Location: flyway-wide, trending toward the northern and Midwestern states
Major Weather Trends
Several early- to mid-October fronts brought in plenty of geese, puddle ducks and early divers, letting hunters enjoy unseasonably ducky weather. However, milder temperatures settled in during the middle of the month, and those ducks and geese got into stale patterns during late October and early November, providing mixed opportunities. Large fronts, northwest winds and winter-like temperature drops late this week and next should shake things up considerably.
Northern and middle portions of the flyway remained wet — too wet in many cases. Flooding in fields has slowed or stalled crop harvests in some areas, as farmers must wait for the ground to dry or freeze before venturing out with heavy equipment.
“The water has been high throughout most of the summer, and it continued on and off into the fall,” said Jeremy Dersham, owner of Ridge and River Running Outfitters, who guides on Pool 9 of the Mississippi River in southwestern Wisconsin. “We have been hunting high water for the last few weeks. Last Wednesday, it finally stopped going over top of many of the locks on the upper part of the river, which has dropped the river close to average fall levels. The high water has stirred up a lot of the food, specifically celery, which normally makes a lot of the birds have to search versus feeding all day and night in the different refuge pools.”
Kent Woodrow, owner of Illinois Whitetail and Waterfowl, in Wayne and White counties, in southeastern Illinois, said conditions there have been wet for about two weeks. Realtree.com contributor Ben Cole, of Black River Outdoors, in Newport, Arkansas, said water conditions in his area look good.
Species and Numbers
With birds on the move and conditions changing rapidly, some portions of the flyway saw considerable bird movements in early November as others watched numbers deteriorate.
“It's dead here,” said Joe Shead, a Realtree.com waterfowl contributor who hunts northern Wisconsin and northeastern Minnesota. “Everything pulled out. Not seeing much while I’m fishing or anything. It looks like cold is coming this weekend. I’m just awaiting the buffleheads, goldeneyes and late mallards.”
“The migration is in full swing, and many new birds have been arriving every three to five days, but we have had almost a week of south and easterly winds, which has created a lot of local birds,” he said. “So far, the migration has been pretty typical to most years. The divers have been arriving steadily since the last full week of October, along with many different species of puddle ducks. Personally, we have been doing well with canvasbacks, buffleheads and ringnecks, along with mallards, green-winged teal and gadwalls.”
The situation was fairly similar in eastern Wisconsin, with unusually strong lesser scaup numbers on big water, mixed with some redheads, canvasbacks and mallards.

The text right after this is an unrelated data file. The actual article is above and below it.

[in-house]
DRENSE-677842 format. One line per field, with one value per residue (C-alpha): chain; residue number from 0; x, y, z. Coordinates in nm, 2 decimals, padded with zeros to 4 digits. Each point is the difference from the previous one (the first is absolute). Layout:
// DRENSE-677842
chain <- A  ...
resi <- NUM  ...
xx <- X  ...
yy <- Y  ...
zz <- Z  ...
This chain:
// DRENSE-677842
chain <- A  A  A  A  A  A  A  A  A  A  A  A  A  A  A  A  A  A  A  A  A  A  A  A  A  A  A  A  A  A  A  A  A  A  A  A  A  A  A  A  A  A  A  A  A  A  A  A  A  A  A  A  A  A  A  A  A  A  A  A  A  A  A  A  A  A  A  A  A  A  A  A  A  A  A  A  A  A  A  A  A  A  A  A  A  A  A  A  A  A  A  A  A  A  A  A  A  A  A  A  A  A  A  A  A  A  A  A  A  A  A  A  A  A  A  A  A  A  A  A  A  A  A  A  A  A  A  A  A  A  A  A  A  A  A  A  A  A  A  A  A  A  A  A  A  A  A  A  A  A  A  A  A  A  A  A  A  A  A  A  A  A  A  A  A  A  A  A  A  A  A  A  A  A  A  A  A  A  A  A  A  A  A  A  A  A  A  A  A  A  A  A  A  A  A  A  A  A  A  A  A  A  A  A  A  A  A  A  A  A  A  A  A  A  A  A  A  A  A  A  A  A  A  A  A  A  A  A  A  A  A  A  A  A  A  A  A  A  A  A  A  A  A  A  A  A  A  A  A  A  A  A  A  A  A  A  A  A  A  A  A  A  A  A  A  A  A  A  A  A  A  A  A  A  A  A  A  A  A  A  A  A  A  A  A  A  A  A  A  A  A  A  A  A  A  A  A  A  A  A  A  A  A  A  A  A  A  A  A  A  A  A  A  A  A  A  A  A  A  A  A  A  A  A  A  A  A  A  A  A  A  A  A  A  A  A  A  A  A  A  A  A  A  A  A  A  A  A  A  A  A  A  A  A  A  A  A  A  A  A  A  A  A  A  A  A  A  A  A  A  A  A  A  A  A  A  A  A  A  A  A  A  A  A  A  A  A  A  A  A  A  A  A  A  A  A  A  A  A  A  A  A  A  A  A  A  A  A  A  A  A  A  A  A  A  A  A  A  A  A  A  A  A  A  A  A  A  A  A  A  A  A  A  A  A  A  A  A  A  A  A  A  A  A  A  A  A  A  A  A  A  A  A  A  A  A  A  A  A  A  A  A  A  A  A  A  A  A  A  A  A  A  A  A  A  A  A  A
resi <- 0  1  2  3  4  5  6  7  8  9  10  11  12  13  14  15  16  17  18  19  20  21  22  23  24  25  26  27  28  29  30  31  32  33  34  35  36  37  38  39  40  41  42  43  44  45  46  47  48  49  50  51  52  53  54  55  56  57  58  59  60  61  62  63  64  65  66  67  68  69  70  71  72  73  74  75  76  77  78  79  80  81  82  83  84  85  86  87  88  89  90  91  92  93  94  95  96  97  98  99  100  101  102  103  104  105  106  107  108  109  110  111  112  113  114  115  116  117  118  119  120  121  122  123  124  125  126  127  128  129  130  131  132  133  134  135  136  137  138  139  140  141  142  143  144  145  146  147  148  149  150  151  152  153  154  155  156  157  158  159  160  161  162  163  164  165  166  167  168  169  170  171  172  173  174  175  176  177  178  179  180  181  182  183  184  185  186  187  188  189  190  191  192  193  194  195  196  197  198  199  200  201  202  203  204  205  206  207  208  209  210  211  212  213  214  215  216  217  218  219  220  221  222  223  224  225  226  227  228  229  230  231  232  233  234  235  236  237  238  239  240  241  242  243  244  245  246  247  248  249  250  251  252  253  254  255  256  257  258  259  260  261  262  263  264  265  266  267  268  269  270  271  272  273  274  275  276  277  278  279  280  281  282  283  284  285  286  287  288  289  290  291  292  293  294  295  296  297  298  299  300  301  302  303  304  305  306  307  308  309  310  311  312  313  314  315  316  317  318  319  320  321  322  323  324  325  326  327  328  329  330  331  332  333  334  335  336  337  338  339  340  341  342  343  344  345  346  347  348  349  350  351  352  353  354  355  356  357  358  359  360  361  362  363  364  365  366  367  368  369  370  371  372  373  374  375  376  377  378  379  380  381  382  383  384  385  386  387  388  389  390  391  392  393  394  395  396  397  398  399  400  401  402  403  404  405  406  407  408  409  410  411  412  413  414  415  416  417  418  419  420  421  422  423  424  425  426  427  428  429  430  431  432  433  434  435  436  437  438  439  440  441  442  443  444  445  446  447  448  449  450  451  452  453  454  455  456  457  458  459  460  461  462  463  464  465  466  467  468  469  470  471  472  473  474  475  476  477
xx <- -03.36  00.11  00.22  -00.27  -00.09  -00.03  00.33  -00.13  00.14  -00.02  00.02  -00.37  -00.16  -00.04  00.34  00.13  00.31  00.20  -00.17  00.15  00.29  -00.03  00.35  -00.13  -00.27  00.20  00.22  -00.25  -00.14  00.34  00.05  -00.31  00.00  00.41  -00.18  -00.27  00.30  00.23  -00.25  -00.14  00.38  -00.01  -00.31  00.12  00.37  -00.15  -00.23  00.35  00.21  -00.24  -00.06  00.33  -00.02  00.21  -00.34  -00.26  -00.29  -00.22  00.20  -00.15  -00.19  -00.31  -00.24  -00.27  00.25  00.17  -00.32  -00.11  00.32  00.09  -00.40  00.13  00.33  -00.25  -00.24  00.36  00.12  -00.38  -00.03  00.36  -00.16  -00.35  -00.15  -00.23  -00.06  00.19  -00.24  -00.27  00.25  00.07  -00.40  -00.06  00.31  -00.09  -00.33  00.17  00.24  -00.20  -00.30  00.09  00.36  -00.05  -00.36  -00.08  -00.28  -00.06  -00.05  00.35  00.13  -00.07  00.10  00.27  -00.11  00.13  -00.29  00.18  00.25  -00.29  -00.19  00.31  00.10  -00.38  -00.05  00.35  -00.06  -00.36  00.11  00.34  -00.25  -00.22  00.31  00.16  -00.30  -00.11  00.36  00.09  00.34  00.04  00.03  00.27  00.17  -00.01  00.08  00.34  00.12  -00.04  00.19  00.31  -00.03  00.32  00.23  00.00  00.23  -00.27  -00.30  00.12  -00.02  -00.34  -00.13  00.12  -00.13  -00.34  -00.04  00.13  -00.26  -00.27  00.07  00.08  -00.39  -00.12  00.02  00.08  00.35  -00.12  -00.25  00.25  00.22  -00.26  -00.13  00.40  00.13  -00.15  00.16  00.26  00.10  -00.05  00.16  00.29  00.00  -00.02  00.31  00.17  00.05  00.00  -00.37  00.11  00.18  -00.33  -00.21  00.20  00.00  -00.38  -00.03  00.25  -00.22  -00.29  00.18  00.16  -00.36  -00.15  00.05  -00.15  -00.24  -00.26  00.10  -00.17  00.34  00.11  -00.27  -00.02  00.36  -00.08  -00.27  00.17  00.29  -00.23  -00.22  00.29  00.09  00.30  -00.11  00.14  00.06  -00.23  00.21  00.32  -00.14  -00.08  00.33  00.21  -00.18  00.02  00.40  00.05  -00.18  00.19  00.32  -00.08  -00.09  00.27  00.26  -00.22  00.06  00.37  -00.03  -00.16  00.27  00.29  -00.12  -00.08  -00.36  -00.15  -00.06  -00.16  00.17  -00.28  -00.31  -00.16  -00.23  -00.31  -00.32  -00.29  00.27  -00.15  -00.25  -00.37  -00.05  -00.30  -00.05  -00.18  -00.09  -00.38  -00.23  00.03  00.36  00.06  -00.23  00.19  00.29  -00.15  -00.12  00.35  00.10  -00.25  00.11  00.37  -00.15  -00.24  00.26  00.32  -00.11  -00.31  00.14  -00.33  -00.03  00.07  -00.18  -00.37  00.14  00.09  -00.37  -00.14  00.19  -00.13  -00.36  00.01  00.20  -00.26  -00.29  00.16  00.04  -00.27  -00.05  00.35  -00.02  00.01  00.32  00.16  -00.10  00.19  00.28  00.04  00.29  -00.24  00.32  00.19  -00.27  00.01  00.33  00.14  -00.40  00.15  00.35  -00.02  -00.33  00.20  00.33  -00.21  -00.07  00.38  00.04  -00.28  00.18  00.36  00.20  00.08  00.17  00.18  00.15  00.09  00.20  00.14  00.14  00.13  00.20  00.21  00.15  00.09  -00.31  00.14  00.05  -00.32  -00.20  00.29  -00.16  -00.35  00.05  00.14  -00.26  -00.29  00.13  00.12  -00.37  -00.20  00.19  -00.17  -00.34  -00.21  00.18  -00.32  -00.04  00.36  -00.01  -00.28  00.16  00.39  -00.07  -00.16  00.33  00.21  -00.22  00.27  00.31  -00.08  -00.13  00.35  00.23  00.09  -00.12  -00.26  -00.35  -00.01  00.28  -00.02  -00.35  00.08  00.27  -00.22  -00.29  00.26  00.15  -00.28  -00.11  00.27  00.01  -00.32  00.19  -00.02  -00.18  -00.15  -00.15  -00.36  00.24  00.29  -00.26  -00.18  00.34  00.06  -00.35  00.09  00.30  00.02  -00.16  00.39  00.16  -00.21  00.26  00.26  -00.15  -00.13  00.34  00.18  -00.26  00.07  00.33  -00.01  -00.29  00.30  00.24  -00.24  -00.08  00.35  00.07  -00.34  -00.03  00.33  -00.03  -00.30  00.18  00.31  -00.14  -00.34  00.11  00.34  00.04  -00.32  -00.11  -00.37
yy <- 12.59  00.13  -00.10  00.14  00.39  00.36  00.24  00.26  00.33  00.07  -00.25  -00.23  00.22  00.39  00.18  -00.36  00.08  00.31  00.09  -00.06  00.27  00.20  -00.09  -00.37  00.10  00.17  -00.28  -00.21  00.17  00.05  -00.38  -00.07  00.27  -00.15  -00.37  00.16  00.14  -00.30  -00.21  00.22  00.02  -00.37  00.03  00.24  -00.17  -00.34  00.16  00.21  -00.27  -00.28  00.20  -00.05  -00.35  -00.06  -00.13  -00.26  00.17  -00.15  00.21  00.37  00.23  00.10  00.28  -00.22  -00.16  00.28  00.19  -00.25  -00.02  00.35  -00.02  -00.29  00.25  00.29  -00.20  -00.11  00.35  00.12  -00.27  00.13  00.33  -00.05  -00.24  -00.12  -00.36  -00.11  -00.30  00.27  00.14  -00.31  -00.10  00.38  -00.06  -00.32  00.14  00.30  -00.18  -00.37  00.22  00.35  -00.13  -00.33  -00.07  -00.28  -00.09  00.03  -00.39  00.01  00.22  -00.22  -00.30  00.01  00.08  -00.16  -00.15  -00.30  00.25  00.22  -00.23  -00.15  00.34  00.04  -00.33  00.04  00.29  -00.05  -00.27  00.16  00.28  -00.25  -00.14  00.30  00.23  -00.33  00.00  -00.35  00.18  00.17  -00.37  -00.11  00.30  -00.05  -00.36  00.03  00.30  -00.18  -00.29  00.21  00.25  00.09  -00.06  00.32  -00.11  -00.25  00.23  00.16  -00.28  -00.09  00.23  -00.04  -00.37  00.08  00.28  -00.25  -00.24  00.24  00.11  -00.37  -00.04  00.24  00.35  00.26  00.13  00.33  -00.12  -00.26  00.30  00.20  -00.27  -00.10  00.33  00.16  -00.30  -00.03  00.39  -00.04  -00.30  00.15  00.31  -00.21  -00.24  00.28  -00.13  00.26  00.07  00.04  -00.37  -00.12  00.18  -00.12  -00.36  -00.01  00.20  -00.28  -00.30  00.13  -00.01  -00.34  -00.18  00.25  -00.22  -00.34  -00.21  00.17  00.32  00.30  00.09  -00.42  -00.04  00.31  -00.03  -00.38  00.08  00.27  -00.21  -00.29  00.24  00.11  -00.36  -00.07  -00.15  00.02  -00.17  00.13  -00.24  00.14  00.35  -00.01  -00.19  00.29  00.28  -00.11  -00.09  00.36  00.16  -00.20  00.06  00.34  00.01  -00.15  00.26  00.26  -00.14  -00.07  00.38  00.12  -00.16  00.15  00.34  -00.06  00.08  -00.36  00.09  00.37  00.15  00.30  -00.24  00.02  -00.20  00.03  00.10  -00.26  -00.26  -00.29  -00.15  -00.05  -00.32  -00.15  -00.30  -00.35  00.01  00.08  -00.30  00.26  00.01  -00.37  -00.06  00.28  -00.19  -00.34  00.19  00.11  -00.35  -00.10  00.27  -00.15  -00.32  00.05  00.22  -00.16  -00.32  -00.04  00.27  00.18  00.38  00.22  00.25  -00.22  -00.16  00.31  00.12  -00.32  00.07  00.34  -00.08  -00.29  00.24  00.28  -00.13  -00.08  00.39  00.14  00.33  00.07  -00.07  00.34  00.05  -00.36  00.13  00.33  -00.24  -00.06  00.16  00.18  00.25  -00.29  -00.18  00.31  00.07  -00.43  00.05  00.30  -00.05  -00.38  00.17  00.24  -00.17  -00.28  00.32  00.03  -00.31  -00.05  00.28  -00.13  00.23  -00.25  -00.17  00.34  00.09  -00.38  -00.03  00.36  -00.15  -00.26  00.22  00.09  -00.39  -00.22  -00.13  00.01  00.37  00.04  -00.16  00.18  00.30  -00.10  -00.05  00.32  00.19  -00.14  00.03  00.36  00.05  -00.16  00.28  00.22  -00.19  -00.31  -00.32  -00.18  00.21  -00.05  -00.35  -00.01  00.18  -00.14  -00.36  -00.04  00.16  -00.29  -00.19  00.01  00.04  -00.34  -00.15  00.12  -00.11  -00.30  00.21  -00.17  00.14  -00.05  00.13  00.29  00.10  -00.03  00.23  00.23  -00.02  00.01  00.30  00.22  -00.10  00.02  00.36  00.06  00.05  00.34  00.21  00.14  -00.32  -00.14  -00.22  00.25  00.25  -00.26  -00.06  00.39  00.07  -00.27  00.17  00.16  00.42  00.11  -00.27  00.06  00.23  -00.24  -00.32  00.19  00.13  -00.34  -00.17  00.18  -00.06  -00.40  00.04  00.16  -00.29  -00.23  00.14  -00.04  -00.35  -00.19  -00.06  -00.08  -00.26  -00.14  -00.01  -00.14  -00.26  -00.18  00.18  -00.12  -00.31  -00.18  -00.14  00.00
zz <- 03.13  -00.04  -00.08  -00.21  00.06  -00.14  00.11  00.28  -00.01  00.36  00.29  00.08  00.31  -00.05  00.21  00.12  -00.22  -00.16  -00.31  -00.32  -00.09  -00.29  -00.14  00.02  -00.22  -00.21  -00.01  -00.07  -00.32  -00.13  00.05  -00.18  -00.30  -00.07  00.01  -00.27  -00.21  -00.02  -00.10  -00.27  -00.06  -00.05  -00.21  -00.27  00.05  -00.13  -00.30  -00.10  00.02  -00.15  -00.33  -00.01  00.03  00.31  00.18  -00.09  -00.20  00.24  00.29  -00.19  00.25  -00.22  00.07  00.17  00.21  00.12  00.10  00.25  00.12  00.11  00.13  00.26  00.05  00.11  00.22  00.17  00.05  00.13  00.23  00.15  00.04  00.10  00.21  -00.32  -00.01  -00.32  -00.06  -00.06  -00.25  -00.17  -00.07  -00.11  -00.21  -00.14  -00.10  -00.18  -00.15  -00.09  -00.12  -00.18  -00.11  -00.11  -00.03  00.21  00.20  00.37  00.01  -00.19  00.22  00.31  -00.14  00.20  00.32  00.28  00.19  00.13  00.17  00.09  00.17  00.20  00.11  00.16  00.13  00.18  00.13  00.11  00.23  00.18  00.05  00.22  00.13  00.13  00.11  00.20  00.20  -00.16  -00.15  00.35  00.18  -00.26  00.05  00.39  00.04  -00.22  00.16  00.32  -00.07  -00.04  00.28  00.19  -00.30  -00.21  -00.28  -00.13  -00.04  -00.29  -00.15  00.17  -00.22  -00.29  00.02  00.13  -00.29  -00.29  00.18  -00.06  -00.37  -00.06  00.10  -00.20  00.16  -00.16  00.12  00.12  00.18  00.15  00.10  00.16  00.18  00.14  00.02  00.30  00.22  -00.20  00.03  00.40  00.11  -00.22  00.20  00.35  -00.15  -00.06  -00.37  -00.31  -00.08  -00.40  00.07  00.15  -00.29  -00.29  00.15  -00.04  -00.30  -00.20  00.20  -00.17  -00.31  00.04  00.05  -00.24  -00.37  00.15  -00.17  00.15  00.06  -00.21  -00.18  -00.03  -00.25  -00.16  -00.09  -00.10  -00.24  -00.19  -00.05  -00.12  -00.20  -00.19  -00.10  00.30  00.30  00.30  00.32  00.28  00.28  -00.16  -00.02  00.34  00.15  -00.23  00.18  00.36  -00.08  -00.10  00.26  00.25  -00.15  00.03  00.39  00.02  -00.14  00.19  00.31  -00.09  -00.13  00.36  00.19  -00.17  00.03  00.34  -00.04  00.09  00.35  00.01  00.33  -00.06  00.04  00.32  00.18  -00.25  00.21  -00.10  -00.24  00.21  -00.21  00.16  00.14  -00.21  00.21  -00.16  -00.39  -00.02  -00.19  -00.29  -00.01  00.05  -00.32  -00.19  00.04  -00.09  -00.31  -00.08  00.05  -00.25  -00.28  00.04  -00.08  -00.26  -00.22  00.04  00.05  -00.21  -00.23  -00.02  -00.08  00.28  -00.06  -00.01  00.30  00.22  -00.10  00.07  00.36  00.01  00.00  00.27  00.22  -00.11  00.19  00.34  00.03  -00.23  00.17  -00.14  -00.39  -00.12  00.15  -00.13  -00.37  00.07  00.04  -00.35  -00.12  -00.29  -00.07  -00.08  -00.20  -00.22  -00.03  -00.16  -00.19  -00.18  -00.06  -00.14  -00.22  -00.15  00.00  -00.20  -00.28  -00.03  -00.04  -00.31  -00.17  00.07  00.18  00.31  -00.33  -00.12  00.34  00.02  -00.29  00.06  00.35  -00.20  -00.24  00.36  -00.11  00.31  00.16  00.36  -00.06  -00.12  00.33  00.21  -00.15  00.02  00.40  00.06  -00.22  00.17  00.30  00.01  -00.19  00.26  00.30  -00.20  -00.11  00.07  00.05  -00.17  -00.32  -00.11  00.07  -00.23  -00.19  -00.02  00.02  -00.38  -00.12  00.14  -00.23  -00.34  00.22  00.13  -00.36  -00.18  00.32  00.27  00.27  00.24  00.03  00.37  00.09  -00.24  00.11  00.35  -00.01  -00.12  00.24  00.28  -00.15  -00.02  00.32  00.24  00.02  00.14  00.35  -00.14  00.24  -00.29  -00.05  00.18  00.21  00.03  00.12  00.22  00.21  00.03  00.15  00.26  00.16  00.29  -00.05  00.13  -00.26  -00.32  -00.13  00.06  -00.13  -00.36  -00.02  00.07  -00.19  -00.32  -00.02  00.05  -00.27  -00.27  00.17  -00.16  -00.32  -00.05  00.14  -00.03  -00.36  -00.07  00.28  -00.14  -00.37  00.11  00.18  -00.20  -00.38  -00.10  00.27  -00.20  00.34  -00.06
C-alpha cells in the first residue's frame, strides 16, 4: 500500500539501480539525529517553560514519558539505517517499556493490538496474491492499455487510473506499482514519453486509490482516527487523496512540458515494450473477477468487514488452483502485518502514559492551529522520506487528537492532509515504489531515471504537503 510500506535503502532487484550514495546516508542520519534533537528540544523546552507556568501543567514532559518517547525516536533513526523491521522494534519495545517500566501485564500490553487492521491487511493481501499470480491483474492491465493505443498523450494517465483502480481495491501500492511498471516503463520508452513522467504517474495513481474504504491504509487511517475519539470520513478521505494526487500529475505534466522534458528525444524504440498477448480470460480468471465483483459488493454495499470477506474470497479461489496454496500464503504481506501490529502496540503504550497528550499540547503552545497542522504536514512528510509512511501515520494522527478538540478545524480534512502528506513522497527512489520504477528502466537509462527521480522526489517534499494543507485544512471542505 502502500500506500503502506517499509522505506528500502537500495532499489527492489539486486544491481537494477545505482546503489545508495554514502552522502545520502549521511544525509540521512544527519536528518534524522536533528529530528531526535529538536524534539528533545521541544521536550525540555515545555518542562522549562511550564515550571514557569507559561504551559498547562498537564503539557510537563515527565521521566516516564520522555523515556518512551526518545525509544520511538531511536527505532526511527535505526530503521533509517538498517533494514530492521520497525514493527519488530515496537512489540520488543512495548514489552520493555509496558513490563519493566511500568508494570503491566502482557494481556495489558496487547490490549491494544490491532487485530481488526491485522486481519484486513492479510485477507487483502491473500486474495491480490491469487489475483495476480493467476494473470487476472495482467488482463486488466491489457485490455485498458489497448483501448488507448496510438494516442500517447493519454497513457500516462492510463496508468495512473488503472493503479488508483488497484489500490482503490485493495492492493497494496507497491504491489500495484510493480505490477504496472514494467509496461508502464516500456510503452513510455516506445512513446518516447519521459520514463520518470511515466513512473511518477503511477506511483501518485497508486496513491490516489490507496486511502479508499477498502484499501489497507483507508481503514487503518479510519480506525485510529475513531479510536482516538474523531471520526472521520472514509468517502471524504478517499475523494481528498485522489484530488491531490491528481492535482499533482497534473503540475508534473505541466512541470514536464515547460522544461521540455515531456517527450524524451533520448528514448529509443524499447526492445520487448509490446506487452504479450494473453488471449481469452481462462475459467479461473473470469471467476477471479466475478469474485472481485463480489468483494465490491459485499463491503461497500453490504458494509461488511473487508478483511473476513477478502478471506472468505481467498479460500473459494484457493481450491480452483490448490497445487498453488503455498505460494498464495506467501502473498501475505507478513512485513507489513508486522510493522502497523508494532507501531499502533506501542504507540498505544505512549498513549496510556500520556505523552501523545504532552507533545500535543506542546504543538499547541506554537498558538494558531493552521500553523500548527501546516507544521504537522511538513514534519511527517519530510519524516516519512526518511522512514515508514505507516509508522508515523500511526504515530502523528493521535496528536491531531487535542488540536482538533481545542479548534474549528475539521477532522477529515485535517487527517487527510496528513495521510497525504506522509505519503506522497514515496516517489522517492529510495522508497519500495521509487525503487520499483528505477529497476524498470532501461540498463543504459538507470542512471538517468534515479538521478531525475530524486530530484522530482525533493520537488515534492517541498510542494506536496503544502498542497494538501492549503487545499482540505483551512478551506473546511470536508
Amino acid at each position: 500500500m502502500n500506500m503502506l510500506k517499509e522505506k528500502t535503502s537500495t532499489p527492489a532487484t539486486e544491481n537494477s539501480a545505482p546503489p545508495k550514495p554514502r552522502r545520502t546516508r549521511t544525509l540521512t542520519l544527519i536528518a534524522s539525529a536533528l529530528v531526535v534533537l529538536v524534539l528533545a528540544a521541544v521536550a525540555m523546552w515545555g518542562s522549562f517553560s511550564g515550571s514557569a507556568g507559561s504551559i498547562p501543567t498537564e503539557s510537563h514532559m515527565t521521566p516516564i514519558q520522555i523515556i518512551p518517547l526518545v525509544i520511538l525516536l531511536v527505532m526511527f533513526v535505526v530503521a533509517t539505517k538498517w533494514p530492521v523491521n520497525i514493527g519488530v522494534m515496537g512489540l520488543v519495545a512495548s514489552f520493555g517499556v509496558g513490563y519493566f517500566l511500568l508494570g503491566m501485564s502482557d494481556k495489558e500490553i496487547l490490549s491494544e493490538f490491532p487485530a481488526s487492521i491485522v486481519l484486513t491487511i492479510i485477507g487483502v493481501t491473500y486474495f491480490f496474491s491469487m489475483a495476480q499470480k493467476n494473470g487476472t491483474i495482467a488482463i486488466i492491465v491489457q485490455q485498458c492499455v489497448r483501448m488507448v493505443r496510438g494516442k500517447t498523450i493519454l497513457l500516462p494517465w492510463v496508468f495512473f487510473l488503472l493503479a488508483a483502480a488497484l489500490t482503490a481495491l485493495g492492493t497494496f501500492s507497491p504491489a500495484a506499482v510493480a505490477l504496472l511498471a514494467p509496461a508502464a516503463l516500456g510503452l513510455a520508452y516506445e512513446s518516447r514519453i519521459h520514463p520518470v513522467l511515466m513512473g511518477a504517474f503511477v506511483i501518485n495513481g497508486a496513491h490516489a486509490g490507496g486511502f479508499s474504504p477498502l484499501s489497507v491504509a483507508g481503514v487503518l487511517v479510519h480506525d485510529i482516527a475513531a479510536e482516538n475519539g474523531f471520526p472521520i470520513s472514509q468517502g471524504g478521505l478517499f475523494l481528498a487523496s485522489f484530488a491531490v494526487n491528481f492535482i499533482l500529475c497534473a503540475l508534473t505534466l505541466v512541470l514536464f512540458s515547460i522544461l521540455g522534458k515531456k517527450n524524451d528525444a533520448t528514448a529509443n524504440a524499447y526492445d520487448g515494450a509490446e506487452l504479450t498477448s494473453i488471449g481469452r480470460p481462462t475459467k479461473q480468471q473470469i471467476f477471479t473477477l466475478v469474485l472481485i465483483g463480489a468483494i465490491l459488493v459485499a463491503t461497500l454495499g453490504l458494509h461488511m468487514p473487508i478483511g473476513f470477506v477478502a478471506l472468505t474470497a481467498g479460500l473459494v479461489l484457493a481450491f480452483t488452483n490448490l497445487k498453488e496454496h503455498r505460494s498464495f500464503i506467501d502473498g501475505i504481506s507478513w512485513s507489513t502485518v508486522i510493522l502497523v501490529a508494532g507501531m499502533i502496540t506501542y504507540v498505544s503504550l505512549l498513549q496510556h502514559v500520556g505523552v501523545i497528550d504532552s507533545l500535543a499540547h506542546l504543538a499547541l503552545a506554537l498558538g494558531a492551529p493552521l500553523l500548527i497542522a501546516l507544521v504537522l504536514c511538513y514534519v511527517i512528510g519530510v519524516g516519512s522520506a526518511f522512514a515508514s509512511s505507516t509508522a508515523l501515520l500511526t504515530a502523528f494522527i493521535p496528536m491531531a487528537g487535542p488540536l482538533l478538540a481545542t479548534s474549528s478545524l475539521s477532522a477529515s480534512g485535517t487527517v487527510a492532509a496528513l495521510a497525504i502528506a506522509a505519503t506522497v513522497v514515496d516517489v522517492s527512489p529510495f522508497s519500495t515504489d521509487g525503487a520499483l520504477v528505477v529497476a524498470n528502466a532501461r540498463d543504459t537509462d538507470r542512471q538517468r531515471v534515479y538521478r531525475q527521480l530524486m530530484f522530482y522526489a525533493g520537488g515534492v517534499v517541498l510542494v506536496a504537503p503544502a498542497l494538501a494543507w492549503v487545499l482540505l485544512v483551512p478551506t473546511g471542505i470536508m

Woodrow said ducks were “just starting to show up this week” in southern Illinois. “We picked up several the last couple of days.”
Cole said some birds are filtering into Arkansas. "I haven't been seeing huge groups or anything, though," he said.
Personal Hunting Report
After a weeklong Central Flyway sojourn, I returned home to a bustling scene, with friends providing good reports about multi-species puddle duck hunts and early diver action. My first few open-water forays went well, with excellent shooting on bluebills mixed with a few ringnecks and canvasbacks. My annual trip to the Mississippi River with Dersham was somewhat slow, despite a strong west wind and good canvasback numbers. Ultimately, we took a decent bag of buffleheads, mixed with a dandy drake ringneck and a drake bluebill, but the pool’s famed canvasbacks seemed content to loaf in open water, gorging on wild celery.
Boat Ramp Chatter/Upcoming Patterns/Hotspots
Forecasters were calling for bone-chilling lows in the Upper Midwest this weekend, with some areas expecting measurable snow. And with plenty of north and northwest winds, the migration is set to hit high gear. Diving duck numbers will likely peak in many Northern states. Hardy mallards, black ducks and goldeneyes will begin to appear as small waters freeze. Meanwhile, Midwestern states should see healthy pushes of gadwall, wigeon, redheads and other birds as seasons open throughout the flyway.
“North and west winds are resuming this week, which should bring new birds down,” Dersham said.
Meanwhile, waterfowlers will wait and anticipate the big push — hoping it doesn’t occur in a flash before winter begins to lock up many areas.
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